Cults of Prax and its companion, Cults of Terror, the cults of Orlanth, Humakt, Ernalda, Yelmalio, Kygor Litor, Zorak Zoran, and many others have even entered the roleplaying lexicon. Each provided beliefs, outlook, and spells, and in play even roleplaying hooks. However, having access to all of these cults has historically been something of an issue, the last complete treatment of Glorantha’s gods and cults being GloranthanClassics Volume III – Cult Compendium, which collates material from Cults of Prax, Cults of Terror, and Trollpak, and more. One of the plans for RuneQuest: Roleplaying in Glorantha was to produce its own similar tome, Cults of Glorantha, initially in a two-volume set—now only to be seen in a limited ashcan edition released at Gen Con. Instead, the Cults of RuneQuest is to be a ten-volume series, each entry dealing with particular pantheons and aspects of Glorantha’s mythologies.
Cults of RuneQuest: The Prosopaedia is the first volume in the series from Chaosium, Inc.. It is essentially an encyclopaedia to the gods and other mythological figures and groups of the fantasy world of Glorantha and contains hundreds of entries. Entries are arranged alphabetically as you would expect. Some entries only receive a single paragraph, for example, Delaeo, Goddess of Fortune, Good Luck, and Wealth, Lanbril, King of Thieves, and Zistor, The God Machine of the Dwarfs. Others, however, are accorded two more paragraphs, such as Babeestor Gor, Avenging daughter and Sacred Guardian, Kyger Litor, Mother of Trolls, and the Seven Mothers, the Recreators of the Red Goddess, the New Gods. Perhaps some of the longest entries are devoted to some of the more well-known figures in Gloranthan mythology—of which Ernalda, Goddess Creation, Goddess of Love, and Orlanth, King of the Gods, Storm God, Chieftain, Warrior, Leader of the Lightbringers, are the best examples. The Cults of RuneQuest: The Prosopaedia is also cross-referenced, so the entry for Orlanth includes references to both Ernalda and the Lightbringers, and when you turn to the Lightbringers entry, there are references to Chalana Arroy, Eurmal, Flesh Man, Ginna Jar, Issaries, Lhankor Mhy, and Orlanth. Not every entry is a god. For example, Gerak Kag is a Dark Troll hero who defeated Praxian nomads and invaded Pavis in the 1230s, Jaldon Goldentooth is the immortal hero of the Praxian tribes who returns again and again to lead them all into battle, and Zzabur is the First Wizard.
Every entry includes a pronunciation guide, its place and role in particular pantheon, and cross-references as needed. Also included is the Rune symbols associated with that particular god, a practice continued from The Red Book of Magic, and particularly useful it is too.
What is not included in Cults of RuneQuest: The Prosopaedia are any game stats or rules mechanics. This it shares with The Glorantha Sourcebook, which framed the conflicts between the differing mythologies in the forthcoming Hero Wars. The lack of stats or mechanics is intentional. Cults of RuneQuest: The Prosopaedia is intended as an overview of the mythologies and gods and other figures of Glorantha, drawing on diverse sources and collating everything for ease of reference. For the player new to RuneQuest: Roleplaying in Glorantha and the setting of Glorantha this is an easy starting point to look up such details, with the core rules providing the mechanics necessary. For the Gloranthaphile, it still provides a good overview, but they will, of course, be left wanting more, but that will come as further entries in the Cults of RuneQuest series are published. Further, it should be pointed out that Cults of RuneQuest: The Prosopaedia is not designed as a standalone product. In being an overview of the gods and mythologies, it is a companion volume to the rest of the titles in the series.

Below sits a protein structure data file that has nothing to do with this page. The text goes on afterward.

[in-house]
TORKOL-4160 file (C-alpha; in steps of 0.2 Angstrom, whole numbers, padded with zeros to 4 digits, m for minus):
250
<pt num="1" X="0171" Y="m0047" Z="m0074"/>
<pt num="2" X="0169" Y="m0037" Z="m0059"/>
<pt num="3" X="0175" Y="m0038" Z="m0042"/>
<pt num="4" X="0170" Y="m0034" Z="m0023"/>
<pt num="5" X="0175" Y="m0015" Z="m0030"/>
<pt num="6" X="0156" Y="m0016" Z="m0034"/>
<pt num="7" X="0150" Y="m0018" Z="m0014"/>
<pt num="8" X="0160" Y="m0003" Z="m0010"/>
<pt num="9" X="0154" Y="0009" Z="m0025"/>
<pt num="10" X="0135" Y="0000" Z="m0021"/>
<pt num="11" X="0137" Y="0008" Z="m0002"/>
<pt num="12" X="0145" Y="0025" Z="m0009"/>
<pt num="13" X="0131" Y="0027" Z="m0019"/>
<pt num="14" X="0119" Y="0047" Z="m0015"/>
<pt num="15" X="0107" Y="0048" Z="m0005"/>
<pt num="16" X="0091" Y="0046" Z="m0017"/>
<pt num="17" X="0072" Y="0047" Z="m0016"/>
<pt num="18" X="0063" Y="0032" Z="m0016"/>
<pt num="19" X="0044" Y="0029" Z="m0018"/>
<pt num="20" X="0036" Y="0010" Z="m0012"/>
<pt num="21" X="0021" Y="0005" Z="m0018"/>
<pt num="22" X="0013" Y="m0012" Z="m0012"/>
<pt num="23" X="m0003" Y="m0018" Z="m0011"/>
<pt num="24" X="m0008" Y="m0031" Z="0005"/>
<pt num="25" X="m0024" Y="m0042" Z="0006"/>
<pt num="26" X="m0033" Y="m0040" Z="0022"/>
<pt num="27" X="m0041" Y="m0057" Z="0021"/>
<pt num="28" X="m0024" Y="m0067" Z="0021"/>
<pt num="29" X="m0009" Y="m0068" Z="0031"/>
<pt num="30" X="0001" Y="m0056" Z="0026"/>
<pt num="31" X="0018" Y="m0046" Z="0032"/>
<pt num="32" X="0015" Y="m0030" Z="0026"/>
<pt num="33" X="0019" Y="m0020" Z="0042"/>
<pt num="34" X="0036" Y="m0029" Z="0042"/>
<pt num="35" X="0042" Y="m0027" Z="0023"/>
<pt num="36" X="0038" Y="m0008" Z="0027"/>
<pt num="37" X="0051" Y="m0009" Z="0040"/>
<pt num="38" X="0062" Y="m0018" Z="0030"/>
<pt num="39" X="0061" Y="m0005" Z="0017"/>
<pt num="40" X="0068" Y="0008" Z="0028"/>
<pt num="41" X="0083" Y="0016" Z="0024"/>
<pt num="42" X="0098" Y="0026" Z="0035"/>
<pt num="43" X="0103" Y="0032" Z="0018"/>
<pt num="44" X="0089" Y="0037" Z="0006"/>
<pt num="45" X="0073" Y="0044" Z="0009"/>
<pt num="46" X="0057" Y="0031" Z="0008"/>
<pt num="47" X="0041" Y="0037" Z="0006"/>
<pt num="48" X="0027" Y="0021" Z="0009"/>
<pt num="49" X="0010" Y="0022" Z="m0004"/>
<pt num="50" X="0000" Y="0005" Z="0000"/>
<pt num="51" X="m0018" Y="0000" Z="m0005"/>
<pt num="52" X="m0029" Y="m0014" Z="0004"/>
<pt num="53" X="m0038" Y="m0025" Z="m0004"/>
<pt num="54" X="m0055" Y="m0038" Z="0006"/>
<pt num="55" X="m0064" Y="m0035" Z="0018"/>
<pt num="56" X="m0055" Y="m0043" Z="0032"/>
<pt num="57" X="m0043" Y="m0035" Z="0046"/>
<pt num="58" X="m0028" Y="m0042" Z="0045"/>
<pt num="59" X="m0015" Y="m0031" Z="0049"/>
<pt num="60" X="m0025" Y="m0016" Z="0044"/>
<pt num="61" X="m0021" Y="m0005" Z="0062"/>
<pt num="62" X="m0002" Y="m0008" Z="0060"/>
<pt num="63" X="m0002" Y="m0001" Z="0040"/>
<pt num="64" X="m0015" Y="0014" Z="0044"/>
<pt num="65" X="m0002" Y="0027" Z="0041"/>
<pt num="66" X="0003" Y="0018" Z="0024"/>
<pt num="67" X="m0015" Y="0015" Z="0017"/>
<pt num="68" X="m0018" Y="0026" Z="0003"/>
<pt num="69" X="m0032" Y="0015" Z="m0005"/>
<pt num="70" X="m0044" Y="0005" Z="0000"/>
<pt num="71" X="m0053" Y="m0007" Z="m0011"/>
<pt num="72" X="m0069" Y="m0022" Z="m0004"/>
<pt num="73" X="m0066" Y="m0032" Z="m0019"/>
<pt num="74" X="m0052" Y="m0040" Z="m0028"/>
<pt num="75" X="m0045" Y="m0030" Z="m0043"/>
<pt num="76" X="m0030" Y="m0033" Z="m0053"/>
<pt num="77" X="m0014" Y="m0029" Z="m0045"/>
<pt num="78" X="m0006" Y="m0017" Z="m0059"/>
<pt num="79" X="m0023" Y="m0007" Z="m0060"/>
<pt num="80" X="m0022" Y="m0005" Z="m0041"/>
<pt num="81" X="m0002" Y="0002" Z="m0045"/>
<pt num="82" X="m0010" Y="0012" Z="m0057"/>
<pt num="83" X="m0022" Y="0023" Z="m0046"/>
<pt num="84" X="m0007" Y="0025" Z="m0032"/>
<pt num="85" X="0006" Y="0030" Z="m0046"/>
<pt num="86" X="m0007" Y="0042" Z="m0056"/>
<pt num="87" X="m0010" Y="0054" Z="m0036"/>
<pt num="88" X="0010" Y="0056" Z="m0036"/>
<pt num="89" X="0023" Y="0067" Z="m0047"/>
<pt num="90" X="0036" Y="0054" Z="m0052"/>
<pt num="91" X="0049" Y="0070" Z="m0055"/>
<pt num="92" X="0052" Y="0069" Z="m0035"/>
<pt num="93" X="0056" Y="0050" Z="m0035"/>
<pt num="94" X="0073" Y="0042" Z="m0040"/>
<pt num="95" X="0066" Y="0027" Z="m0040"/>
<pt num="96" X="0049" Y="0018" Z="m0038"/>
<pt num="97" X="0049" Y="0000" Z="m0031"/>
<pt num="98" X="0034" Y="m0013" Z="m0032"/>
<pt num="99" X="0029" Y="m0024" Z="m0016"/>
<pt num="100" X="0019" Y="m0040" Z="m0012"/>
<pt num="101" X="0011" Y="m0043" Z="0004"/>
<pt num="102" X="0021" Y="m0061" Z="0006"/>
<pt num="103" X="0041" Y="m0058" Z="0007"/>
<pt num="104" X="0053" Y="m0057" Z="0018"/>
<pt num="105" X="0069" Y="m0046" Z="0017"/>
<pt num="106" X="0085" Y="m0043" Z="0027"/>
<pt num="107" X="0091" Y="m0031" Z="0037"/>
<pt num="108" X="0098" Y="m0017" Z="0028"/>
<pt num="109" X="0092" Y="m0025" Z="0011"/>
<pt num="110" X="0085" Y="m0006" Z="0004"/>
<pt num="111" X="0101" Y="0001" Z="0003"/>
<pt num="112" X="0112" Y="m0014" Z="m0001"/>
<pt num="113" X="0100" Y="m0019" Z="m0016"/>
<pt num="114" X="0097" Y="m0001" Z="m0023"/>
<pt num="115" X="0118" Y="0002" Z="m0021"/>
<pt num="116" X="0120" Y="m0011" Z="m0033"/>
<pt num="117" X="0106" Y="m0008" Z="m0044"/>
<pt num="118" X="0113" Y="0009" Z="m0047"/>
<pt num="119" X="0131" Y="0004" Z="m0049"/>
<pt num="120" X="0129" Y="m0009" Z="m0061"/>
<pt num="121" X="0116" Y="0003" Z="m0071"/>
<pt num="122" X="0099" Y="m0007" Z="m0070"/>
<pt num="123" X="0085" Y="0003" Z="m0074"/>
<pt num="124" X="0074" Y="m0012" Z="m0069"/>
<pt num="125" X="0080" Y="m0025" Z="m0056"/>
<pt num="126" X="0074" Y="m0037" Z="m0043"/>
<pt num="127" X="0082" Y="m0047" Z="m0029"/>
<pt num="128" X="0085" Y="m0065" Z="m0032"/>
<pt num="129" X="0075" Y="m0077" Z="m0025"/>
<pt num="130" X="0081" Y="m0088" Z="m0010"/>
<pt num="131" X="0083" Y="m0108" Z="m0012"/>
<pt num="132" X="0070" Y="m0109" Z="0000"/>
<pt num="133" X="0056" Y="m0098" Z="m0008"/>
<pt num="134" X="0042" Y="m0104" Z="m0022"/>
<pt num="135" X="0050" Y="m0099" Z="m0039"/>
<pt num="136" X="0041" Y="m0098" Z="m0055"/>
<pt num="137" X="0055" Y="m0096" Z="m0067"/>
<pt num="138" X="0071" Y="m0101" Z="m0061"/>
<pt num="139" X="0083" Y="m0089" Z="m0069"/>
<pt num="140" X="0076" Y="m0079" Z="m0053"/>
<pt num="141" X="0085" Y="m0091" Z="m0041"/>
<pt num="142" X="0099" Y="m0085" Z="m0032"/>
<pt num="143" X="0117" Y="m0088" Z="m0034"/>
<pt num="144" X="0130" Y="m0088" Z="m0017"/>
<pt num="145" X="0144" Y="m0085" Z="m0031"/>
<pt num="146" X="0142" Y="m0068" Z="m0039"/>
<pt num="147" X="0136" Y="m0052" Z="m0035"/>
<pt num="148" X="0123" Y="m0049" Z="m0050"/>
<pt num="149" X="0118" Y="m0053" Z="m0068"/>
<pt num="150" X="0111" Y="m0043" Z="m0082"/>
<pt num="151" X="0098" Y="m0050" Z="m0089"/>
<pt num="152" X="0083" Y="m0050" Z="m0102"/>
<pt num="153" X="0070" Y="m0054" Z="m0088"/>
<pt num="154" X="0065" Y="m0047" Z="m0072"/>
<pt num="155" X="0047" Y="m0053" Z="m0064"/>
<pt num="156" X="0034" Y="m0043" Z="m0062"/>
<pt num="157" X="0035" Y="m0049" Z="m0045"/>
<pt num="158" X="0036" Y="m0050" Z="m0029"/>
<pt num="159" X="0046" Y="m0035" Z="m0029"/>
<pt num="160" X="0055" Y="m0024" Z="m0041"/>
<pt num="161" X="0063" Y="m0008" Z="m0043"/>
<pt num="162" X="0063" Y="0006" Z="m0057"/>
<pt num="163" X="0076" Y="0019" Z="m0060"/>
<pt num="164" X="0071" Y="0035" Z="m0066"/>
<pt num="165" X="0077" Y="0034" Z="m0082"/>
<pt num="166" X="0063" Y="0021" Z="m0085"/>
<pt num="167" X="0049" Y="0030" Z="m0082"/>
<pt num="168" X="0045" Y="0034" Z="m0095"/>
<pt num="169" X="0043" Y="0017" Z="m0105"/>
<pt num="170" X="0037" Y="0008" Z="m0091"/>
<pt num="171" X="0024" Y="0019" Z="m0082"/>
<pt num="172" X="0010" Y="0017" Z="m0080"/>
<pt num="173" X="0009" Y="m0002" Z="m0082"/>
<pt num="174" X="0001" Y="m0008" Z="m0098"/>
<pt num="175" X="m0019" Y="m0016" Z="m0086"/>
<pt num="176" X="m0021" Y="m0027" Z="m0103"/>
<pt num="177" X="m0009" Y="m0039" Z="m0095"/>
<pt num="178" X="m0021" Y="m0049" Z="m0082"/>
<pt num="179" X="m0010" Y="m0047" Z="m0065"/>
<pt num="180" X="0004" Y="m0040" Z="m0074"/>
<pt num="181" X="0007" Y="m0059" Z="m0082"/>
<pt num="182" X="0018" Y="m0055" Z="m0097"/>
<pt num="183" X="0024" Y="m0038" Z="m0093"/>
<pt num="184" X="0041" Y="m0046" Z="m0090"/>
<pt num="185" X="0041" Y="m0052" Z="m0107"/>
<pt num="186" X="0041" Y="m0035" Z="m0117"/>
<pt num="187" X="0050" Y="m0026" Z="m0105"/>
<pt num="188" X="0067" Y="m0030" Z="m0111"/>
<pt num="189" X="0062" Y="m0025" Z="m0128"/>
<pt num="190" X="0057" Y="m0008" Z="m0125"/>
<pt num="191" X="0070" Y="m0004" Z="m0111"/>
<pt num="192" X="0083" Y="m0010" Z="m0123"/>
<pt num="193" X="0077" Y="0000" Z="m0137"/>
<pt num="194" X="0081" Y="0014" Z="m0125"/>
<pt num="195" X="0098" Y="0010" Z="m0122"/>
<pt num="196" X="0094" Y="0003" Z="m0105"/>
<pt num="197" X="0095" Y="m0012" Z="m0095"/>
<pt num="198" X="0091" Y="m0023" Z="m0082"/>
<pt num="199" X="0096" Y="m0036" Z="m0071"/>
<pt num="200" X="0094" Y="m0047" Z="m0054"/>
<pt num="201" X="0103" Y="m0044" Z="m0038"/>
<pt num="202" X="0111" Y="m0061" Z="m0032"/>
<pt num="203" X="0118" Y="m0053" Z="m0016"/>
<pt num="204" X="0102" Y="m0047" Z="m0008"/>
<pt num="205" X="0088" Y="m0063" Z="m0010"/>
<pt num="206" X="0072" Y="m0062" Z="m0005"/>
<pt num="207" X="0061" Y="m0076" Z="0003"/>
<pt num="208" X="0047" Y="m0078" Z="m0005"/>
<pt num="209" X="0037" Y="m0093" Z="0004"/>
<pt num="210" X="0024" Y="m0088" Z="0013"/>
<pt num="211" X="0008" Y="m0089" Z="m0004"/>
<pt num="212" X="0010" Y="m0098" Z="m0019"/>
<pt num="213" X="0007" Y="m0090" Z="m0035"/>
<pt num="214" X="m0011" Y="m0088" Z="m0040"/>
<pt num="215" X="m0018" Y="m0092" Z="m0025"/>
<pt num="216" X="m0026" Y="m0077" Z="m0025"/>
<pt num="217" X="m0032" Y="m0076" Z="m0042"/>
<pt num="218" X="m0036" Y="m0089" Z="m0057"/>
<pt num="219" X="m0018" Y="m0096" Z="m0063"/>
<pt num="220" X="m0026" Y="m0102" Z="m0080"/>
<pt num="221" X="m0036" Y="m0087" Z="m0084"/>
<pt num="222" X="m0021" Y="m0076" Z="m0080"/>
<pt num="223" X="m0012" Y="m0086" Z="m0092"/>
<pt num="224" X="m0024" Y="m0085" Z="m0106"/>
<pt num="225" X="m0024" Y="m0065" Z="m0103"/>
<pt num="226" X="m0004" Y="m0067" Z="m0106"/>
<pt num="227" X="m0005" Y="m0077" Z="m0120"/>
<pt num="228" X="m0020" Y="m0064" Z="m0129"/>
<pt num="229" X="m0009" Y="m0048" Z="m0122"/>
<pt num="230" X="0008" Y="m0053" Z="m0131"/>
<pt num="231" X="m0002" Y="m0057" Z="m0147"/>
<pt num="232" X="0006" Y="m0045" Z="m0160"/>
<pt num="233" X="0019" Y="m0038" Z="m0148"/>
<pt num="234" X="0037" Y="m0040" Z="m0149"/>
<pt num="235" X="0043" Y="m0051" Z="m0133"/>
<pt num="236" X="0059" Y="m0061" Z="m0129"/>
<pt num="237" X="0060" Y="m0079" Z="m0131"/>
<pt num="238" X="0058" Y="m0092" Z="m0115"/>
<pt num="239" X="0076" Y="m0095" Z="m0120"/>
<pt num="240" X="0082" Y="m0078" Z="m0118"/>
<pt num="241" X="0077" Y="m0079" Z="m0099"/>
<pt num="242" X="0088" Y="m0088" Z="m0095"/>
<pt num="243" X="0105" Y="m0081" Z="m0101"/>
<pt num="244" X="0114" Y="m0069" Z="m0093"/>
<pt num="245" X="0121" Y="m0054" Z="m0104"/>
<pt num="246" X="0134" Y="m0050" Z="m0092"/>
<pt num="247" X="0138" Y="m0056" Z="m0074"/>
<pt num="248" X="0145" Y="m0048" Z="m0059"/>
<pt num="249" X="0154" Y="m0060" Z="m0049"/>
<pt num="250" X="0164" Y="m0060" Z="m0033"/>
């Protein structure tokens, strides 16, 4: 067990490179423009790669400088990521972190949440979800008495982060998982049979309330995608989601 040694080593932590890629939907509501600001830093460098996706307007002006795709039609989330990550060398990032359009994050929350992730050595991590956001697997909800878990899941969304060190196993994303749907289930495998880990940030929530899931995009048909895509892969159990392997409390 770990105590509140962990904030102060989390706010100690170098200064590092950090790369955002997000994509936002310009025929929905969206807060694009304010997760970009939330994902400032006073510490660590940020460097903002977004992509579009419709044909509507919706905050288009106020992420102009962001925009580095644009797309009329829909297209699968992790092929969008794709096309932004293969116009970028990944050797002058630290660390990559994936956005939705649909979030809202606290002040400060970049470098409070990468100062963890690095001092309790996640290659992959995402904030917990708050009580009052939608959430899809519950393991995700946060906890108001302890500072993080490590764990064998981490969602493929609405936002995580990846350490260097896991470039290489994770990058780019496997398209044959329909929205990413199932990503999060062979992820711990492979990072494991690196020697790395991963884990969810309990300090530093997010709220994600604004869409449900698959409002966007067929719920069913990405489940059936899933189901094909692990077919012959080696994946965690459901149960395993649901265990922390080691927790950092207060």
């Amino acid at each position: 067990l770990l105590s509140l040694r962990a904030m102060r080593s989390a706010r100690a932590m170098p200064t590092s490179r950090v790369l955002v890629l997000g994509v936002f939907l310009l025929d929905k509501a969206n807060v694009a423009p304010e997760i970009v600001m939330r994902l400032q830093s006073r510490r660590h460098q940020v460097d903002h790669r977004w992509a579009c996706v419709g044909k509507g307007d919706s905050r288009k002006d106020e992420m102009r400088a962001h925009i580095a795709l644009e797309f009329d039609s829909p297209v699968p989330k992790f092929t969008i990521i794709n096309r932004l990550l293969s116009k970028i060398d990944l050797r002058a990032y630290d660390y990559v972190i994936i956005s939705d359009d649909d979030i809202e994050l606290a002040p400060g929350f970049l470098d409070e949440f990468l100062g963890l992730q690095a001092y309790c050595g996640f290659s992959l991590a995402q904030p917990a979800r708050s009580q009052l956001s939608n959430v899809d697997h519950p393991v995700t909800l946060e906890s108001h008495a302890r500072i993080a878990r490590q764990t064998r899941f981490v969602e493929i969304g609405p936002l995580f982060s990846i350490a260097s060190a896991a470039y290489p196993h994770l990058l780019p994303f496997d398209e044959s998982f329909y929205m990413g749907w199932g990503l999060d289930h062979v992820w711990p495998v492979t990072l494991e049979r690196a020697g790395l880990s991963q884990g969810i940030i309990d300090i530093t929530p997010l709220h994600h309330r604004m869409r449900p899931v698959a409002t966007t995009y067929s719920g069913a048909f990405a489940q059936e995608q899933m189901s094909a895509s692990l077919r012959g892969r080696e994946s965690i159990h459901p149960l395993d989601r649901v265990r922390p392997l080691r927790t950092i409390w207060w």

There is one other aspect of Cults of RuneQuest: The Prosopaedia which stands out and that is Katrim Dirim’s artwork. It is gloriously rich and vivid in its colours, capturing the majesty, power, glory, and might of the many deities depicted. It gives them all a naturalistic feel as if painted by their worshippers, yet still unworldly.
As comprehensive as the Cults of RuneQuest: The Prosopaedia is, there is one feature which would have increased its utility, and that is perhaps an index by pantheon and thus refer to particular entries in the Cults of RuneQuest series. It is likely that at the end of the series that an index for all ten books will be necessary.
Physically, Cults of RuneQuest: The Prosopaedia is a slim volume. It professionally written and presented, and as already mentioned, is superbly illustrated. That said, in places, the writing will send the reader to a dictionary to look up the definitions of unfamiliar words.
Cults of RuneQuest: The Prosopaedia is beautiful introduction to the pantheons and mythological figures of Glorantha. Superbly comprehensive, it sets up and serves as a companion to the Cults of RuneQuest series and if the rest of the titles are going to look as good and delve deeper into their subjects, then the RuneQuest fan and the Gloranthaphile are going to very pleased with each new volume.
An unboxing video of Cults of RuneQuest: The Prosopaedia is available to watch on Unboxing in the Nook.
Chaosium, Inc. will be at UK Games Expo
from Friday 2nd to Sunday 4th, 2023.